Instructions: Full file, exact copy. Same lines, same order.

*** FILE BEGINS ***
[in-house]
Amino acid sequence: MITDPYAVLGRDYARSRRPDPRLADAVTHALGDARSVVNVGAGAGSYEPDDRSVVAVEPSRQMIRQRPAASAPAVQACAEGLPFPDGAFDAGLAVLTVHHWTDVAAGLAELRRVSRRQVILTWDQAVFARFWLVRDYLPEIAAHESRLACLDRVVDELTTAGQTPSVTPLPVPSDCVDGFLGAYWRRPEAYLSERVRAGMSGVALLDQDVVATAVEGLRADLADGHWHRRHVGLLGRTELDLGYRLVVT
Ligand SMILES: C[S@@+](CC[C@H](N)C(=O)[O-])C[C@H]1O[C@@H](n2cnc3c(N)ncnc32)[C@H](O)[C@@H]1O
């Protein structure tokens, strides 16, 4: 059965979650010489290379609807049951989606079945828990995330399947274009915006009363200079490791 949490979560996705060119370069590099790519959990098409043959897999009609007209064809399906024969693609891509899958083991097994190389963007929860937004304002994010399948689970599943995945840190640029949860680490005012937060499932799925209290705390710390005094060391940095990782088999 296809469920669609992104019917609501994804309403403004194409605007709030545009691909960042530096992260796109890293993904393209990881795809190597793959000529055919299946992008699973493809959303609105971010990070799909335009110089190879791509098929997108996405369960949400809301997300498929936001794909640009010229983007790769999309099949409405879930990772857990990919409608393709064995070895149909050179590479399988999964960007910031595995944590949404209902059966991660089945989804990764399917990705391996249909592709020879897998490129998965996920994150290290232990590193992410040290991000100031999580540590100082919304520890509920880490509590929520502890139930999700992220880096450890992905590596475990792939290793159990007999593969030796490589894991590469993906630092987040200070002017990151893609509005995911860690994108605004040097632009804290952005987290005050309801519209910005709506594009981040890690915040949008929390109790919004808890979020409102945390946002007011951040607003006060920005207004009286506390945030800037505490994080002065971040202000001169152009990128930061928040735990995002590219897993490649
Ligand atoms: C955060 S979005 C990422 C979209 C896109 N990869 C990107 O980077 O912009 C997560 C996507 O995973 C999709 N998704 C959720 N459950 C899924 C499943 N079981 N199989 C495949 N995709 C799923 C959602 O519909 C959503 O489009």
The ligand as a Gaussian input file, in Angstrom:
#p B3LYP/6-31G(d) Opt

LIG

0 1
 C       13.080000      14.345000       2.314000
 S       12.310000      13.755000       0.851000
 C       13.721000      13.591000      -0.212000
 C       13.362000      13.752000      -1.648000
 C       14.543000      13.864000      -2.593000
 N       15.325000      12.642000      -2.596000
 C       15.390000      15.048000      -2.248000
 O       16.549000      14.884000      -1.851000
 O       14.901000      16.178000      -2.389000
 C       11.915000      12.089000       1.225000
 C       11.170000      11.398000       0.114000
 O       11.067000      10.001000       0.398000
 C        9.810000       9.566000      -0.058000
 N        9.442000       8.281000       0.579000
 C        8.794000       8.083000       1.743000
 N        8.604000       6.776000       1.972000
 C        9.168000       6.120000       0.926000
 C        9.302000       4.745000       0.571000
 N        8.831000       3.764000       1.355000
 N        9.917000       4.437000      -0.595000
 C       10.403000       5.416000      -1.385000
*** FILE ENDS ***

[in-house]
Amino acid sequence: MITDPYAVLGRDYARSRRPDPRLADAVTHALGDARSVVNVGAGAGSYEPDDRSVVAVEPSRQMIRQRPAASAPAVQACAEGLPFPDGAFDAGLAVLTVHHWTDVAAGLAELRRVSRRQVILTWDQAVFARFWLVRDYLPEIAAHESRLACLDRVVDELTTAGQTPSVTPLPVPSDCVDGFLGAYWRRPEAYLSERVRAGMSGVALLDQDVVATAVEGLRADLADGHWHRRHVGLLGRTELDLGYRLVVT
Ligand SMILES: C[S@@+](CC[C@H](N)C(=O)[O-])C[C@H]1O[C@@H](n2cnc3c(N)ncnc32)[C@H](O)[C@@H]1O
């Protein structure tokens, strides 16, 4: 059965979650010489290379609807049951989606079945828990995330399947274009915006009363200079490791 949490979560996705060119370069590099790519959990098409043959897999009609007209064809399906024969693609891509899958083991097994190389963007929860937004304002994010399948689970599943995945840190640029949860680490005012937060499932799925209290705390710390005094060391940095990782088999 296809469920669609992104019917609501994804309403403004194409605007709030545009691909960042530096992260796109890293993904393209990881795809190597793959000529055919299946992008699973493809959303609105971010990070799909335009110089190879791509098929997108996405369960949400809301997300498929936001794909640009010229983007790769999309099949409405879930990772857990990919409608393709064995070895149909050179590479399988999964960007910031595995944590949404209902059966991660089945989804990764399917990705391996249909592709020879897998490129998965996920994150290290232990590193992410040290991000100031999580540590100082919304520890509920880490509590929520502890139930999700992220880096450890992905590596475990792939290793159990007999593969030796490589894991590469993906630092987040200070002017990151893609509005995911860690994108605004040097632009804290952005987290005050309801519209910005709506594009981040890690915040949008929390109790919004808890979020409102945390946002007011951040607003006060920005207004009286506390945030800037505490994080002065971040202000001169152009990128930061928040735990995002590219897993490649
Ligand atoms: C955060 S979005 C990422 C979209 C896109 N990869 C990107 O980077 O912009 C997560 C996507 O995973 C999709 N998704 C959720 N459950 C899924 C499943 N079981 N199989 C495949 N995709 C799923 C959602 O519909 C959503 O489009």
The ligand as a Gaussian input file, in Angstrom:
#p B3LYP/6-31G(d) Opt

LIG

0 1
 C       13.080000      14.345000       2.314000
 S       12.310000      13.755000       0.851000
 C       13.721000      13.591000      -0.212000
 C       13.362000      13.752000      -1.648000
 C       14.543000      13.864000      -2.593000
 N       15.325000      12.642000      -2.596000
 C       15.390000      15.048000      -2.248000
 O       16.549000      14.884000      -1.851000
 O       14.901000      16.178000      -2.389000
 C       11.915000      12.089000       1.225000
 C       11.170000      11.398000       0.114000
 O       11.067000      10.001000       0.398000
 C        9.810000       9.566000      -0.058000
 N        9.442000       8.281000       0.579000
 C        8.794000       8.083000       1.743000
 N        8.604000       6.776000       1.972000
 C        9.168000       6.120000       0.926000
 C        9.302000       4.745000       0.571000
 N        8.831000       3.764000       1.355000
 N        9.917000       4.437000      -0.595000
 C       10.403000       5.416000      -1.385000